It is essential to discuss any pre-existing injuries or illnesses with your employer upon hiring. It is also essential to inquire with your employer to see if your pre-existing injury/illness qualifies you for any other benefits. Such as short-term or long-term disability. 

The Injury/Illness Requires No Medical Attention 

Simply falling and scraping a knee or getting a bruise is not a cause for a workers’ comp claim. However, if you do receive a minor injury while on the job, you should still tend to the injury (i.e. a cut, minor burn, or scrape) with the help of the nearest first aid kit. If you are questioning whether or not your injury needs medical attention, talk with your manager. Be honest while explaining what happened and how you feel. For instance, if you hit your head and it’s immediately followed by a sense of confusion and a headache. Even if you think you’re okay, it still may be best to seek medical attention — for these are signs of a concussion. 

Examples of injuries and illnesses that are not required to be recorded are:

  • Injuries or illnesses that involve symptoms that surface at work but result solely from non-work-related events;
  • Injury or illness that is the result of an employee eating, drinking, or preparing food or drink for personal consumption. (i.e. the employee is injured by choking on a sandwich while at work.);
  • If the illness is the common cold or flu.

There Is Evidence That a False Claim Was Filed

Your employer has every right to deny your claim if they feel it was falsified in any way. Common signs of a false workers’ comp claim that they may be looking for include:

  • Department gossip about the injury;
  • Inability to get a clear understanding of what happened;
  • The injured individual is refusing to seek medical diagnostic treatment proving their injury. 

Your Work Injury Has No Witnesses 

As mentioned previously, having witnesses to the incident is important to complete the claim. These individuals can provide unbiased insight as to what happened. If there are no witnesses around, or witnesses who claim they didn’t see anything. It could deter your employer from wanting to believe you need a form to file a claim.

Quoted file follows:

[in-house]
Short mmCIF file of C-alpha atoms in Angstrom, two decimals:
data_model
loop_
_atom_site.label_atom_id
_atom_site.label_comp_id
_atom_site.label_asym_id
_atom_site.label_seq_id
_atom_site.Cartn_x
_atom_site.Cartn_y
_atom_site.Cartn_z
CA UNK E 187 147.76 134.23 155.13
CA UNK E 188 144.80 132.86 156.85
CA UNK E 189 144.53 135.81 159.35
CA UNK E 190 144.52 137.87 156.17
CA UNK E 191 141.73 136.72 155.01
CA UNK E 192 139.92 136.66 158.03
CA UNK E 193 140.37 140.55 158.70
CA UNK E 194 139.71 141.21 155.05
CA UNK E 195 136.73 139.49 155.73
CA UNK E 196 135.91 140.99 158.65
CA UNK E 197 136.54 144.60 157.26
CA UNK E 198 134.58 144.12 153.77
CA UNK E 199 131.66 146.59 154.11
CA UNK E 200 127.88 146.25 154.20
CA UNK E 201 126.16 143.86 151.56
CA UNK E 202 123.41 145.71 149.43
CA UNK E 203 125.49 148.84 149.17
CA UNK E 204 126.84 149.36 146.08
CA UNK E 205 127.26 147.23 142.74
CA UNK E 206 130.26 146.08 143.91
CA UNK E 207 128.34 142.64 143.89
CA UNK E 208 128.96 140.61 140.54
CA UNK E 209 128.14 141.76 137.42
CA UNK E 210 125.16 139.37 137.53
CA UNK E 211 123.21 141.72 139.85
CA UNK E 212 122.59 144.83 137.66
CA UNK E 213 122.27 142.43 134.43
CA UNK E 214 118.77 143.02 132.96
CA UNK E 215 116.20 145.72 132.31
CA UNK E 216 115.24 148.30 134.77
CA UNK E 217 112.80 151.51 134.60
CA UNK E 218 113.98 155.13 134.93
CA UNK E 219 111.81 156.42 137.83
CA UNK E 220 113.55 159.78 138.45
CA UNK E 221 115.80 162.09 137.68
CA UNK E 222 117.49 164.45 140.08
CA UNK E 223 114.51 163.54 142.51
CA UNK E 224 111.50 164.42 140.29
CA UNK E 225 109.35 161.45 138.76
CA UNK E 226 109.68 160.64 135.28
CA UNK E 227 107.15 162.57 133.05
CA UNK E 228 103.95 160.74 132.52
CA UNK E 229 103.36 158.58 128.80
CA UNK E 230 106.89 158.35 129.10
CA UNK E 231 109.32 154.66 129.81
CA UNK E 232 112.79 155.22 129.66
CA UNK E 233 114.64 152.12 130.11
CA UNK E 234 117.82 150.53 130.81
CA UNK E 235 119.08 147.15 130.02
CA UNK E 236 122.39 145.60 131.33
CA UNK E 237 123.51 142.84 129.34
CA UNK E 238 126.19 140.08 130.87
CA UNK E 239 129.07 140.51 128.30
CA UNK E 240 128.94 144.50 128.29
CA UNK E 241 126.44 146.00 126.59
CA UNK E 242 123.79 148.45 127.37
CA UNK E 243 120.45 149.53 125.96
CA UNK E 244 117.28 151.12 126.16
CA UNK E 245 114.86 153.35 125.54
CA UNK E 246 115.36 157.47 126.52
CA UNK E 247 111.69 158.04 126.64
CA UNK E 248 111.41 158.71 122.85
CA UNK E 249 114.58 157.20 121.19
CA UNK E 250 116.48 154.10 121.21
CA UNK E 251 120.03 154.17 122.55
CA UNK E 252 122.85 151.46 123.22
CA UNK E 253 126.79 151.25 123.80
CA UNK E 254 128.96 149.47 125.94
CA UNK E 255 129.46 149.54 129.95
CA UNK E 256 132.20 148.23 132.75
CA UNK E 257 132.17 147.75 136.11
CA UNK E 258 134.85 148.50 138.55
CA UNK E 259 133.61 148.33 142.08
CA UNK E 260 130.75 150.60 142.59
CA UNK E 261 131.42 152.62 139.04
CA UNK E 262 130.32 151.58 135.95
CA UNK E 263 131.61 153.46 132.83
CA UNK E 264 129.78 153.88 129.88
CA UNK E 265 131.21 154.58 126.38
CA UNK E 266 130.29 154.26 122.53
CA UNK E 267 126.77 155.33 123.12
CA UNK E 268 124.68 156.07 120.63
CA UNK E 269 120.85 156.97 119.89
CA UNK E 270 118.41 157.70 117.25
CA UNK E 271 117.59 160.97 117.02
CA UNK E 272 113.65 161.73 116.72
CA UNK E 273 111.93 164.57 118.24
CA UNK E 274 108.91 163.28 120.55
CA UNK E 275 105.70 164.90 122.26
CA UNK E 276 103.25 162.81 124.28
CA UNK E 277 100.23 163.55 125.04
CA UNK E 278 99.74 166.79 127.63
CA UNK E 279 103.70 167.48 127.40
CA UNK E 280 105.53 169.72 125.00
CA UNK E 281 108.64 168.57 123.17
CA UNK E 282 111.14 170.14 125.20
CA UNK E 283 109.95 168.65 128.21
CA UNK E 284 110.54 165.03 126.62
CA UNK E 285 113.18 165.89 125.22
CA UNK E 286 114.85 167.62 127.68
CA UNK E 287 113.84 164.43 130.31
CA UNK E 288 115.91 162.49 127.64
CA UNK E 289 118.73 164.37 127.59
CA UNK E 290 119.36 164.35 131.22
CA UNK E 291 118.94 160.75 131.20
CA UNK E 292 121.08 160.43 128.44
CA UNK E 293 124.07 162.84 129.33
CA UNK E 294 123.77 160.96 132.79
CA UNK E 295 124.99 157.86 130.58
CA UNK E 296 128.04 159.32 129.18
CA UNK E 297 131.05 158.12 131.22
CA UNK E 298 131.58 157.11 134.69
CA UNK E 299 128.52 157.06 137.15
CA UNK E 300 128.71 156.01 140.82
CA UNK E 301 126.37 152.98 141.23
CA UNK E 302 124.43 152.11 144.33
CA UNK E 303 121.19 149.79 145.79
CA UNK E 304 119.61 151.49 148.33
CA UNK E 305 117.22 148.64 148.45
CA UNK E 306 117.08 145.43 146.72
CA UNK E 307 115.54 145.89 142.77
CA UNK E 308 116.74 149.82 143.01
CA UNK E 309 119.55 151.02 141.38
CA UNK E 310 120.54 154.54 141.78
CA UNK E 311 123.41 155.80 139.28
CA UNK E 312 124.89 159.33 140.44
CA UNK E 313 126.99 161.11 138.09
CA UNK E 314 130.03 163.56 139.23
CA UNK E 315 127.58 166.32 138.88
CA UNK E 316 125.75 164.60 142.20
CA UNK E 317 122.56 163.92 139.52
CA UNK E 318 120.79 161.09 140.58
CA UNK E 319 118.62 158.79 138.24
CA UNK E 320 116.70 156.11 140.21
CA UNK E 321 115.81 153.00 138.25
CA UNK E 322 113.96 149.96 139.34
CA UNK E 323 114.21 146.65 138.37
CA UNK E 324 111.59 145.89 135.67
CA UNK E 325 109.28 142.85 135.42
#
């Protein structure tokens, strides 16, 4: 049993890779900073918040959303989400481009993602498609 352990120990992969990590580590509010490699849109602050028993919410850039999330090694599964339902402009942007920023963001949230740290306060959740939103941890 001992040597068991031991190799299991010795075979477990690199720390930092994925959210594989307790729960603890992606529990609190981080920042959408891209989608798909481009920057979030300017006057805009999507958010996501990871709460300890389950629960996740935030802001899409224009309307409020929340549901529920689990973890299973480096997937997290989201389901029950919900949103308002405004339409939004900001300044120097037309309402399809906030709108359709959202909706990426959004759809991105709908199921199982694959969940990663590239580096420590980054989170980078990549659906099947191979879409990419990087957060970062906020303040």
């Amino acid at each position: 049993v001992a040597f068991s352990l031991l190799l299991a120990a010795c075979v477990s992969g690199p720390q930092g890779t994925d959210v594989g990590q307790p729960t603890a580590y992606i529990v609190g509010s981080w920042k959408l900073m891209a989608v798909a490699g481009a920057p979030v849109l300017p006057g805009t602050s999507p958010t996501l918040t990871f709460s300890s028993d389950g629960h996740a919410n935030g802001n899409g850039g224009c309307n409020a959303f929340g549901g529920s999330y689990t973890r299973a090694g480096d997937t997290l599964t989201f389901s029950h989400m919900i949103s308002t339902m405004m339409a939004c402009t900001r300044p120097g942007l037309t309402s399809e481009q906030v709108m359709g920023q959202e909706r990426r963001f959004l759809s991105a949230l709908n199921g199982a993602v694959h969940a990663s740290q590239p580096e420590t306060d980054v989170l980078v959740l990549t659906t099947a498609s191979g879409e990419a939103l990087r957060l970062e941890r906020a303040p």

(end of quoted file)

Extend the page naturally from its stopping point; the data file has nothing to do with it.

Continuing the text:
How Long Do I Have to File or Report a Workers’ Comp Injury?

Depending on the state in which the employee resides and the policies of the insurer, they will have between one week and 90 days to file a claim. The sooner the claim is filed, the sooner they can proceed with the claim process. Late reporting is still possible, however, the insurance company may deny the claim. An appeal can be filed in response to the denial. But this will only prolong the process even further, preventing you from getting your compensation in a timely manner.

It is important to note that just because a claim is filed, it doesn’t mean it will be approved. Insurance companies may request more information from your employer regarding the incident. If they feel the evidence provided isn’t enough to support your claim. This may require a claim extension, prolonging the process even longer. 

Work With an Experienced Local Lawyer

If you feel that none of the above apply to you, and your claim was wrongfully denied. You should contact a lawyer with expertise in workers’ comp cases. They can provide an outside perspective on whether or not the injury you obtained while at work is damaging enough to earn you compensation. 

Submit a request online or call us today at (866) 345-6784 to get in touch with an attorney in your area!